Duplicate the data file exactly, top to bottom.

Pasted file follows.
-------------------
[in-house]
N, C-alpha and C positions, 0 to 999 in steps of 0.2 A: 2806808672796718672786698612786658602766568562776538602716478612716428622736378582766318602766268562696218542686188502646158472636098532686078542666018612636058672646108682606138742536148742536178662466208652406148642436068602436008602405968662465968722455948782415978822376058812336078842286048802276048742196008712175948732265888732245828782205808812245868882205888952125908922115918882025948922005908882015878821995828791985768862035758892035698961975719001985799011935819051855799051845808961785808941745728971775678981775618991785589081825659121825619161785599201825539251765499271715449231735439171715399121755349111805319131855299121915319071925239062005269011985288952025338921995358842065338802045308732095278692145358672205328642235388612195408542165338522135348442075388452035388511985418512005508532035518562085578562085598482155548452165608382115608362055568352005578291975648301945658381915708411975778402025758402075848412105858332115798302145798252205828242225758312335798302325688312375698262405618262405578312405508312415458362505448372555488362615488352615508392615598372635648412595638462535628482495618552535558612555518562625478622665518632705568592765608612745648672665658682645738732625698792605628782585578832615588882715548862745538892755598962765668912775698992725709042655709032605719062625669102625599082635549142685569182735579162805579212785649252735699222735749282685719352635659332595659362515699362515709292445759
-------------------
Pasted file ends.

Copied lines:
[in-house]
N, C-alpha and C positions, 0 to 999 in steps of 0.2 A: 2806808672796718672786698612786658602766568562776538602716478612716428622736378582766318602766268562696218542686188502646158472636098532686078542666018612636058672646108682606138742536148742536178662466208652406148642436068602436008602405968662465968722455948782415978822376058812336078842286048802276048742196008712175948732265888732245828782205808812245868882205888952125908922115918882025948922005908882015878821995828791985768862035758892035698961975719001985799011935819051855799051845808961785808941745728971775678981775618991785589081825659121825619161785599201825539251765499271715449231735439171715399121755349111805319131855299121915319071925239062005269011985288952025338921995358842065338802045308732095278692145358672205328642235388612195408542165338522135348442075388452035388511985418512005508532035518562085578562085598482155548452165608382115608362055568352005578291975648301945658381915708411975778402025758402075848412105858332115798302145798252205828242225758312335798302325688312375698262405618262405578312405508312415458362505448372555488362615488352615508392615598372635648412595638462535628482495618552535558612555518562625478622665518632705568592765608612745648672665658682645738732625698792605628782585578832615588882715548862745538892755598962765668912775698992725709042655709032605719062625669102625599082635549142685569182735579162805579212785649252735699222735749282685719352635659332595659362515699362515709292445759